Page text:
The Case against Unschooling

“Unschooling” your child sets him or her up for a painful reality check later on in life. The idea that children profit from a completely unstructured time stems from the Utopian world-view, and has done more to destroy our modern culture than terrorism or Hollywood combined.

Rousseau first developed the idea of a completely unfettered childhood with no responsibilities. He postulated that human beings were inherently good and that the environment made them act poorly. He decided that removing the social constructs of their life would produce good children.

The idea sounds great on the outset, and many people at the time were captured by the child-raising ideas of this bohemian man who was “authentic to himself” and was extremely counter-cultural. Most Parisians of the time were willing to overlook a few inconsistencies in his personal life, such as the children he had with his mistress and consigned to the orphanage, where most died and the few who survived wound up begging on the streets.

You see, the man who came up with the idea of “no obligations,” no “demands of society,” and “just let the children run free” was running from his own past and trying to excuse his personal cruelty with a new concept of what society should be like. If there were no societal responsibilities, then he could look himself in the mirror and not feel bad about handing his own children over to certain death or lifelong misery.

This moral “genius” created and propagated the concept of “unschooling,” although that term was not developed until the 1970’s, where he advocated children do whatever they want, and they will eventually learn what they need to learn.

Tests and grades are tossed out the window with “unschooling,” as these are external judgments placed on your child by society. Each child is an island all to themselves, and if they never learn to read and write, but can climb every tree around and talk on the phone for hours, they are as much a success as the child who masters calculus and creates a dissertation on an esoteric principle of physics.

If any parent has tried to get their child to clean their bedroom while they are playing a video game, they know quite well that a child allowed to run free will only do what they consider fun and ignore anything involving work that they receive no immediate gratification from. Yes, the child probably will learn how to read and write, given how enticing the internet is, and will be a genius at all things electronic. They, however, will not master calculus, chemistry, or physics unless they have an inherent inclination or talent for the subject.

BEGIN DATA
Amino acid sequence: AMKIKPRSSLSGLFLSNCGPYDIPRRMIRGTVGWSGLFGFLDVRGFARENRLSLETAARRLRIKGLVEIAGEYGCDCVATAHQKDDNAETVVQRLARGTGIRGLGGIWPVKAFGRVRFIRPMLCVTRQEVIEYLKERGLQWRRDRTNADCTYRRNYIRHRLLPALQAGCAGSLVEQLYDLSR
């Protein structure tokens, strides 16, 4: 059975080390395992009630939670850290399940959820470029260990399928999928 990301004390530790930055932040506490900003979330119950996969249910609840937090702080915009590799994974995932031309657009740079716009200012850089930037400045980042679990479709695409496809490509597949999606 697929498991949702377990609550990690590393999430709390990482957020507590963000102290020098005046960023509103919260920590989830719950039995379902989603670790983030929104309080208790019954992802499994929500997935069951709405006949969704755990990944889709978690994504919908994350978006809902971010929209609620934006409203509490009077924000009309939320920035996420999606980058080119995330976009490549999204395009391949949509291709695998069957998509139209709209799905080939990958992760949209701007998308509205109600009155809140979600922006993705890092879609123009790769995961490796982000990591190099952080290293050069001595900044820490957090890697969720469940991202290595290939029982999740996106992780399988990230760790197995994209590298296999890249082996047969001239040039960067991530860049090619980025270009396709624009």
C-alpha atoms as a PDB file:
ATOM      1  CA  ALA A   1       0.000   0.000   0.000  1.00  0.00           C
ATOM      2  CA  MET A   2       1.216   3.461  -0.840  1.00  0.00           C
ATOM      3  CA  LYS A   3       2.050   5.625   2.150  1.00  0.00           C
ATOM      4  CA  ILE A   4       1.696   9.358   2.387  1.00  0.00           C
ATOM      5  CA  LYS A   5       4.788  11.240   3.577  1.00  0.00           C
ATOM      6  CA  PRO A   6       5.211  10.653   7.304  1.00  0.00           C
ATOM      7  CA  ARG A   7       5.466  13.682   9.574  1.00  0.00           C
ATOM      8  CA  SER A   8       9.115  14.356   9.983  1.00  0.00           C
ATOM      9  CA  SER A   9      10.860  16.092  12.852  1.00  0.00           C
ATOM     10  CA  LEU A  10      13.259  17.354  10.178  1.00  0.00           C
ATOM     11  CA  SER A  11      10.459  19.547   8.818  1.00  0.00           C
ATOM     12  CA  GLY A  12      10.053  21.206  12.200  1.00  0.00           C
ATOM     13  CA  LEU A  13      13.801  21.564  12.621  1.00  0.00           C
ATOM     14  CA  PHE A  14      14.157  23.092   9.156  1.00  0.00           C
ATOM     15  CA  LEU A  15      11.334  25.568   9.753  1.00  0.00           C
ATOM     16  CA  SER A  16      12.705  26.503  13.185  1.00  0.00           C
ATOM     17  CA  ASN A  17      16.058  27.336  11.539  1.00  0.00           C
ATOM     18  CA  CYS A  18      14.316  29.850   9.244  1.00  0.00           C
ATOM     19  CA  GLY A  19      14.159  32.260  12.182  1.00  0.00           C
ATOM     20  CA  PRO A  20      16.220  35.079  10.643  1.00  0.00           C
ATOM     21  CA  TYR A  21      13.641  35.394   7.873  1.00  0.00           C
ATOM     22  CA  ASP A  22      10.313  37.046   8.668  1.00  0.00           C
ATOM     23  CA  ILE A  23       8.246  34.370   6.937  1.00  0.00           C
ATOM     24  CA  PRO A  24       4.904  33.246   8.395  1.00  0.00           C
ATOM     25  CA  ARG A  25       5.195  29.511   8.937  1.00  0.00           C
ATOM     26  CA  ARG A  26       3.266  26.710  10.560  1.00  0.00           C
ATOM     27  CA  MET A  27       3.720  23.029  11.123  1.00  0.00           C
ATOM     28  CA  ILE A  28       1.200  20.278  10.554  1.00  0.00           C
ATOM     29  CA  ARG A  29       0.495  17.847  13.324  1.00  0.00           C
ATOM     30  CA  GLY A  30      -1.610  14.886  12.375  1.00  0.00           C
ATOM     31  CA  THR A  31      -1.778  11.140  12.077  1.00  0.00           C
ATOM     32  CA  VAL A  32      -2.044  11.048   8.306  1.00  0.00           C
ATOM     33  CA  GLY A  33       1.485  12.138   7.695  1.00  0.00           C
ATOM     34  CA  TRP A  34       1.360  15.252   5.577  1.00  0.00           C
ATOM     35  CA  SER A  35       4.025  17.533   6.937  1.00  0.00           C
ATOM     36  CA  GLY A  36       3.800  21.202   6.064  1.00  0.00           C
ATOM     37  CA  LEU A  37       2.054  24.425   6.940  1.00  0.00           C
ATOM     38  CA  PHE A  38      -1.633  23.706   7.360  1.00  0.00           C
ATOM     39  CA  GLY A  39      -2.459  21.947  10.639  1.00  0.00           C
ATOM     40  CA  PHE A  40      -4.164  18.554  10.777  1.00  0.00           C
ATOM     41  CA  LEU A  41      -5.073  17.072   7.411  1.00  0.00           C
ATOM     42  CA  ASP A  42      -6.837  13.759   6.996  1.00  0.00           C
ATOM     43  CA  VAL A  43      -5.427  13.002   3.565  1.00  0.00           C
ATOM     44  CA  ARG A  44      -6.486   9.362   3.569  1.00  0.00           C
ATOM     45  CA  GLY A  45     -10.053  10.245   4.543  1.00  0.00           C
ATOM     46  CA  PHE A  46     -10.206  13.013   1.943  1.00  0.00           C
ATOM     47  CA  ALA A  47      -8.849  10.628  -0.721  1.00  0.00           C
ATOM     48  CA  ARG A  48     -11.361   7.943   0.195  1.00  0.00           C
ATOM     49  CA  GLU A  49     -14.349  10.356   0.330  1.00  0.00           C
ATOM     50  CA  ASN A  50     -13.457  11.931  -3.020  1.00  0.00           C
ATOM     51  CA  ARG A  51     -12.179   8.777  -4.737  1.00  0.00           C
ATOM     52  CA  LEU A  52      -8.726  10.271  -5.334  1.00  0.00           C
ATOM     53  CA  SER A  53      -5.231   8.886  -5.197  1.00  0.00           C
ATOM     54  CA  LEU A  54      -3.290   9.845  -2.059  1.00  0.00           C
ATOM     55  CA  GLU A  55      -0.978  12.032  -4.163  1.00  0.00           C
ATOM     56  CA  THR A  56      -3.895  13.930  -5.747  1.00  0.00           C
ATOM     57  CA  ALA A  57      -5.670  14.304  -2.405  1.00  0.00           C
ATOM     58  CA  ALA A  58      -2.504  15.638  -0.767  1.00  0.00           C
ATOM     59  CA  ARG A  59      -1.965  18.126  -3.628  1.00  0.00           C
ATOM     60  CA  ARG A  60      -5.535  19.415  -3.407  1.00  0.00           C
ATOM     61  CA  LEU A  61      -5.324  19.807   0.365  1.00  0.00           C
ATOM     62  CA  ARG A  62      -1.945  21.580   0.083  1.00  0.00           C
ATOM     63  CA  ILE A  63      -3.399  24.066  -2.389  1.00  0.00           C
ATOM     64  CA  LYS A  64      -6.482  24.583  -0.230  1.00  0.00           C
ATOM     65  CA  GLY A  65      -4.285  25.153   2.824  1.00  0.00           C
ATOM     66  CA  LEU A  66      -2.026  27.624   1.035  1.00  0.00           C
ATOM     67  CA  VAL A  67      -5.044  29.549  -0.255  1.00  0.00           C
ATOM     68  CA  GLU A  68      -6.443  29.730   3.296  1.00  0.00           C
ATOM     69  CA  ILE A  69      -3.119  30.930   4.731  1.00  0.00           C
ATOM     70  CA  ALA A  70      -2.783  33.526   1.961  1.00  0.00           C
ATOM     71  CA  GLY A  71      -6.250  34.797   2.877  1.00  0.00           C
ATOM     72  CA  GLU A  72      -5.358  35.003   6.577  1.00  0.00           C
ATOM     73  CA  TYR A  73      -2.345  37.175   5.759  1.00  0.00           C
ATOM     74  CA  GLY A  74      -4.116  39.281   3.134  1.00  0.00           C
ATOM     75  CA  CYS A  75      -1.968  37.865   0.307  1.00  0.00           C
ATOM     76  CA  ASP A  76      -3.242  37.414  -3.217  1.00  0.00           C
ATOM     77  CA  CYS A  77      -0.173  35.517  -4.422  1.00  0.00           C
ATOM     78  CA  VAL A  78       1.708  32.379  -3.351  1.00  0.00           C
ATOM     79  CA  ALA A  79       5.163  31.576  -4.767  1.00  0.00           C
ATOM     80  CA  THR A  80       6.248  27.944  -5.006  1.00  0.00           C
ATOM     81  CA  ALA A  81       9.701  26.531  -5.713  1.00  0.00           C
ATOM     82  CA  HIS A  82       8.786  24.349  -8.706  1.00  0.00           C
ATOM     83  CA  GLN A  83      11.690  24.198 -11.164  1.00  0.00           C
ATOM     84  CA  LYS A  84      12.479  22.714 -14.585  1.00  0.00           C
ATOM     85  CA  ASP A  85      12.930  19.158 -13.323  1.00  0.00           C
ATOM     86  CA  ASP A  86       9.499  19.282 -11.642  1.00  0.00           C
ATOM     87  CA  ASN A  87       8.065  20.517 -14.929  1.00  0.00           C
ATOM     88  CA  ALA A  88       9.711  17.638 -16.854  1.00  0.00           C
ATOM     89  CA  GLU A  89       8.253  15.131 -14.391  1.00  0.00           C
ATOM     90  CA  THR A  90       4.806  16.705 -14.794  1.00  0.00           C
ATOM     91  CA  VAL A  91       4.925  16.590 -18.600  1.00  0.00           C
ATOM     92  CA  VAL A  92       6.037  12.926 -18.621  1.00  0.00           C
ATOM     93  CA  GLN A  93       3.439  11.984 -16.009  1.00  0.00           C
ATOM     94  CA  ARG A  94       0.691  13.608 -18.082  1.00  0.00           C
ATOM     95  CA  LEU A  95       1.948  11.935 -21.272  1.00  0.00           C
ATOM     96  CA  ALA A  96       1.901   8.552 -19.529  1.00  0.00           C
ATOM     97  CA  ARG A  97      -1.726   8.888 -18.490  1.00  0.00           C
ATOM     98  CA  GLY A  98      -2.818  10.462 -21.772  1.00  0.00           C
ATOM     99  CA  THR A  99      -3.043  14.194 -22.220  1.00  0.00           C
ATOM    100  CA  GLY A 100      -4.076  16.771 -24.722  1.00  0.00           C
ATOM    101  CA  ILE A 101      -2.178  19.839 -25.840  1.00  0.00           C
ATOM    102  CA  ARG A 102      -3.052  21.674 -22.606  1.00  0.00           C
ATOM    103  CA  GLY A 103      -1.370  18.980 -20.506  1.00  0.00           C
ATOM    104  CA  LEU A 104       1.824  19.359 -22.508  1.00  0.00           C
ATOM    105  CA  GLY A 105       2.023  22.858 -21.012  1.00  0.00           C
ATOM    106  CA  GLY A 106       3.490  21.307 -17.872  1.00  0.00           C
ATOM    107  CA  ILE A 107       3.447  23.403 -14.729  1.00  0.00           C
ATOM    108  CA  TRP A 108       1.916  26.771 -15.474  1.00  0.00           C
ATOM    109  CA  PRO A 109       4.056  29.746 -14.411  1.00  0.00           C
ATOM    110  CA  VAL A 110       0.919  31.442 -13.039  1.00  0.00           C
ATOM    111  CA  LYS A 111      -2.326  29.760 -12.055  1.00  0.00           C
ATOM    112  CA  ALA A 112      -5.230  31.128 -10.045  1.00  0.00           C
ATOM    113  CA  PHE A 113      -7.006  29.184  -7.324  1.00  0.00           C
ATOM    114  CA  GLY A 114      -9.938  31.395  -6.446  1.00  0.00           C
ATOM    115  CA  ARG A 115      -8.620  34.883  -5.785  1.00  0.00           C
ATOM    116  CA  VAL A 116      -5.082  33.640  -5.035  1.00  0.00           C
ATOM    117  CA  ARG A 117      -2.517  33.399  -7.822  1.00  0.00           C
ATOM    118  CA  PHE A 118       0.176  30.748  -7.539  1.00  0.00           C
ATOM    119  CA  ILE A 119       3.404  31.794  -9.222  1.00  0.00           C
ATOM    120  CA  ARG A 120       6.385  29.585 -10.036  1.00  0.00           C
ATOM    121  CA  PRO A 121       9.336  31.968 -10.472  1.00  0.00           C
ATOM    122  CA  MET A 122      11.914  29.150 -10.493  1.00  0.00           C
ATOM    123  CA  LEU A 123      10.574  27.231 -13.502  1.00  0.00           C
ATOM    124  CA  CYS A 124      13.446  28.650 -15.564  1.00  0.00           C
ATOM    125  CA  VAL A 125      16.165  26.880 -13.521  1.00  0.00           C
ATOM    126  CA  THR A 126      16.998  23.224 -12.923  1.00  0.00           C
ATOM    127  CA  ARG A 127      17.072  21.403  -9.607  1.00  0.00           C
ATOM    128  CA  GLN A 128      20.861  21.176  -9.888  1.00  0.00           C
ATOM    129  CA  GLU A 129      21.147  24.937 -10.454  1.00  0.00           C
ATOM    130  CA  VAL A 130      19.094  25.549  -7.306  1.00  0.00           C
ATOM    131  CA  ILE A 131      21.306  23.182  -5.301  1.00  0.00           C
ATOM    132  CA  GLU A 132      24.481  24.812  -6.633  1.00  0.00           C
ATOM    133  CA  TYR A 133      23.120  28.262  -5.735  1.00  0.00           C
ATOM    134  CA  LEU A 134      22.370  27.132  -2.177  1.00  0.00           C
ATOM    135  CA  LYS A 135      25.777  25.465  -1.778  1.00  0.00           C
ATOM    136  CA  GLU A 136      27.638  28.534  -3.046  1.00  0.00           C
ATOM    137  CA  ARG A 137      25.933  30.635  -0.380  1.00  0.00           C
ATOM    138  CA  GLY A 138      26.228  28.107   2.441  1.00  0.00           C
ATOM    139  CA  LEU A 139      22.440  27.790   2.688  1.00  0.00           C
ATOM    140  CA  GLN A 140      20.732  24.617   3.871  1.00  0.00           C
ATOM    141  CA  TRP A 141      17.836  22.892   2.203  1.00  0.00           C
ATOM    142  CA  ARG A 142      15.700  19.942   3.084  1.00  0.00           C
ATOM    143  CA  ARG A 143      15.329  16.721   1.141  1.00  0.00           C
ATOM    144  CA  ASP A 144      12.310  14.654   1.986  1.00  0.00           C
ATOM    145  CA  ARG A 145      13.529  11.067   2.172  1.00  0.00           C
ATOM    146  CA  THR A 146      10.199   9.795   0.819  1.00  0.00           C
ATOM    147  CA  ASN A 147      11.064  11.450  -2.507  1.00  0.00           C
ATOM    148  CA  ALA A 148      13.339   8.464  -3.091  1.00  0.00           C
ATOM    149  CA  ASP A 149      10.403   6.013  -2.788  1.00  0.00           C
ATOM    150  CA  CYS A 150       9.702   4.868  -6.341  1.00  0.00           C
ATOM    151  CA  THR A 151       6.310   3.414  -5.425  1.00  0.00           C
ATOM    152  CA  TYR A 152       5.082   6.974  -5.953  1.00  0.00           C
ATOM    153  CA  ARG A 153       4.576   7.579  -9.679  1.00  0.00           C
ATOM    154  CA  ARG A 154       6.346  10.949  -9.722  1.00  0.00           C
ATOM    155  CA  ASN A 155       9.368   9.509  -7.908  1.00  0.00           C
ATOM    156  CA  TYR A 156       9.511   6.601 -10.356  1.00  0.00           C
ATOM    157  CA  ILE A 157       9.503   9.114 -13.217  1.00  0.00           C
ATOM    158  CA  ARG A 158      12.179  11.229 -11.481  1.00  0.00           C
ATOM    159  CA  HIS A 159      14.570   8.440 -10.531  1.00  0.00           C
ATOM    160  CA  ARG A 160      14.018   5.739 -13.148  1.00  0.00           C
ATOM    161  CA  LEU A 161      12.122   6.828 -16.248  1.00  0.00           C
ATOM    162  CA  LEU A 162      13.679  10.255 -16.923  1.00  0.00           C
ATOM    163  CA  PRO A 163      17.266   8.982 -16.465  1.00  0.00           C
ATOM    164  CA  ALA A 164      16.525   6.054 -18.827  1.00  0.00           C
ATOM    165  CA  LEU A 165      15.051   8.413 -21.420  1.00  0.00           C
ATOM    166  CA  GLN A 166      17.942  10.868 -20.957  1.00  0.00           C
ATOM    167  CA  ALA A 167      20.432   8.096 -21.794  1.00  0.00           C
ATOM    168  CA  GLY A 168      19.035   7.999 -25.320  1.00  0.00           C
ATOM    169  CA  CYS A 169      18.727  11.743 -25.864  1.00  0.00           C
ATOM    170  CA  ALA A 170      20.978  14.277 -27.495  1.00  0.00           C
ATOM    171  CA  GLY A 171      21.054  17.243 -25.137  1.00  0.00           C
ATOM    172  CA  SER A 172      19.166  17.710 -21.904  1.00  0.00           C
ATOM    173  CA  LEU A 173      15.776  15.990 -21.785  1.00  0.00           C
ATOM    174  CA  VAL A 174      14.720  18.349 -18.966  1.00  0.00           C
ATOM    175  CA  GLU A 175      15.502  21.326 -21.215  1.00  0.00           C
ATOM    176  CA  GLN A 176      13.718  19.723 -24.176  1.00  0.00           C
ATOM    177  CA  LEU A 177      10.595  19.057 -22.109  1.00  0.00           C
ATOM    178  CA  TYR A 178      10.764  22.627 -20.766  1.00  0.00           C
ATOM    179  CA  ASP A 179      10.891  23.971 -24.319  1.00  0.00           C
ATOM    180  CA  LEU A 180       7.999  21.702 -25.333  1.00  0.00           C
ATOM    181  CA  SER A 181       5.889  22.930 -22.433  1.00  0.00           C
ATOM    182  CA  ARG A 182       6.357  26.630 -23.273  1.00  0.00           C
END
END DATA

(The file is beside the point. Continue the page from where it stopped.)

The unschooled child will learn all the minute details about the subjects they care for, and will ignore any subject they do not like. The child will become quite lopsided, and will develop the idea that if they do not like something, they can just ignore it. This way of looking at life will do them no favors when they grow up and leave home. The boss will fire the employee who only does what they feel like, and the college will fail out the student who ignores calculus in favor of English and keg stands.

Not giving your child tests or grades does not prepare them for the real world where their work will be judged against others, and their boss is willing to tell them in very painful terms where they came up short (we call it “getting fired” and “living on welfare”). Preparing your child for failure and standards that you either meet or fail on the relatively inconsequential grammar-school level actually does them the favor of preparing them for what lies ahead. The parent who does not prepare their child does not love their child, for they know what is coming but lets it hit him or her like a ton of bricks anyway.

“Unschooling” took off in the 60’s and 70’s, when everyone wanted to be free and throw off all social norms. The idea that if we all did what we wanted to do the world would be a better place sounded great, but the movement was characterized mostly by drugs, sex, and music, and was hardly known for any actual contribution that moved society forward. Indeed, the title of The Greatest Generation was reserved by Tom Brokaw for the 1940’s generation who buckled down, worked hard, and sacrificed as a group to get through World War II.

Unschooling your child does not provide the external discipline and work ethic they need to survive and thrive in our modern, fast paced, capitalistic society. In a world where “only the strong survive,” a bohemian free-thinker who is not inclined to work hard at anything he or she doesn’t like will soon get cast to the side in favor of the person who is disciplined even when they don’t like the topic at hand.

Do your child a favor. Toss the “unschooling” brochure in the same trashcan that you threw the “girls just can’t learn math or science” brochure. They are both equally inaccurate.